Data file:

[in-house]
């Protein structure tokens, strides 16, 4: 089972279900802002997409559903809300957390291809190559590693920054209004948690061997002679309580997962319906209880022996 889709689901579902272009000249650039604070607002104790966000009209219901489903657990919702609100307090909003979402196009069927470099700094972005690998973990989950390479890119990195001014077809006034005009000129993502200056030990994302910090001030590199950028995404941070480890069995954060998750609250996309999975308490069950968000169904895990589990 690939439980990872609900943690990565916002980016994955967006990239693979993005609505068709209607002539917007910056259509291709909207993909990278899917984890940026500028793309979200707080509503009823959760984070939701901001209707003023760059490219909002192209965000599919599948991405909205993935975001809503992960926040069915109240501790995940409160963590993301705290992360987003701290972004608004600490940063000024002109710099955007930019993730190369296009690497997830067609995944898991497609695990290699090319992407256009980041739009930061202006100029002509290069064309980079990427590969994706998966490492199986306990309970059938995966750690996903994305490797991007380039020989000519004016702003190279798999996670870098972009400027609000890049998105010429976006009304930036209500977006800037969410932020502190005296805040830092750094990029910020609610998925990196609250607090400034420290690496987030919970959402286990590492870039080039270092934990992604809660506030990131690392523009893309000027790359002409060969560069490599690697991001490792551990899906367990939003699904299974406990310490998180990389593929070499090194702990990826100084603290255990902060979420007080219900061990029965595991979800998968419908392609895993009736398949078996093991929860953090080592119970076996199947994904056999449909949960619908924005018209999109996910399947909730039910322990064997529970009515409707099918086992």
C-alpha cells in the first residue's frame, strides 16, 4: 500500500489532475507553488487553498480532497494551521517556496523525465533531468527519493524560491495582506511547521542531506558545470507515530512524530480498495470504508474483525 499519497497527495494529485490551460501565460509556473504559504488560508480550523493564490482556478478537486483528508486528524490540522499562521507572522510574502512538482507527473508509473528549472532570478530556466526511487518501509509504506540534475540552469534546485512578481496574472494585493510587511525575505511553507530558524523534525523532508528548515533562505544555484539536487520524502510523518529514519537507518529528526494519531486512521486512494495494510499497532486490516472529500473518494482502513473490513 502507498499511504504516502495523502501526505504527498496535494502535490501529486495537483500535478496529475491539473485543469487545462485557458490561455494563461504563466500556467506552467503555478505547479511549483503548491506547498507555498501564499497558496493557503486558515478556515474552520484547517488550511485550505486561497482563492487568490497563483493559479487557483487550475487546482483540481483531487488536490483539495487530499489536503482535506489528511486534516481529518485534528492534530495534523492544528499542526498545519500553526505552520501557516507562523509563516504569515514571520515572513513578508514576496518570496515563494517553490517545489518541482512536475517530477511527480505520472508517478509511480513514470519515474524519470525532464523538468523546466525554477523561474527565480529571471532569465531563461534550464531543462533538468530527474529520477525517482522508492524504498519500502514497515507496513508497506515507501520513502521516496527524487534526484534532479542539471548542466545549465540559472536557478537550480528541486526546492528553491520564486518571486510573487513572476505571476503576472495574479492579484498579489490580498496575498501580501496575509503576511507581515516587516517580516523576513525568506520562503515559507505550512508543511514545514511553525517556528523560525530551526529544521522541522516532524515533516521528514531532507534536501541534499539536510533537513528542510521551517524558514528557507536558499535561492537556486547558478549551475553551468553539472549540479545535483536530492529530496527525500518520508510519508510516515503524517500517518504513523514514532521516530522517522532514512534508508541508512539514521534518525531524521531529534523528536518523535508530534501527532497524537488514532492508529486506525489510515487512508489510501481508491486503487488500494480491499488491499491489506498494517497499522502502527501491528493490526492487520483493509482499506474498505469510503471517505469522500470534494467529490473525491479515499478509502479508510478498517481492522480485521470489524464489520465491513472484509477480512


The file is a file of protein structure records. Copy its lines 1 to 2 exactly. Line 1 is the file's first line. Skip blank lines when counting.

[in-house]
């Protein structure tokens, strides 16, 4: 089972279900802002997409559903809300957390291809190559590693920054209004948690061997002679309580997962319906209880022996 889709689901579902272009000249650039604070607002104790966000009209219901489903657990919702609100307090909003979402196009069927470099700094972005690998973990989950390479890119990195001014077809006034005009000129993502200056030990994302910090001030590199950028995404941070480890069995954060998750609250996309999975308490069950968000169904895990589990 690939439980990872609900943690990565916002980016994955967006990239693979993005609505068709209607002539917007910056259509291709909207993909990278899917984890940026500028793309979200707080509503009823959760984070939701901001209707003023760059490219909002192209965000599919599948991405909205993935975001809503992960926040069915109240501790995940409160963590993301705290992360987003701290972004608004600490940063000024002109710099955007930019993730190369296009690497997830067609995944898991497609695990290699090319992407256009980041739009930061202006100029002509290069064309980079990427590969994706998966490492199986306990309970059938995966750690996903994305490797991007380039020989000519004016702003190279798999996670870098972009400027609000890049998105010429976006009304930036209500977006800037969410932020502190005296805040830092750094990029910020609610998925990196609250607090400034420290690496987030919970959402286990590492870039080039270092934990992604809660506030990131690392523009893309000027790359002409060969560069490599690697991001490792551990899906367990939003699904299974406990310490998180990389593929070499090194702990990826100084603290255990902060979420007080219900061990029965595991979800998968419908392609895993009736398949078996093991929860953090080592119970076996199947994904056999449909949960619908924005018209999109996910399947909730039910322990064997529970009515409707099918086992």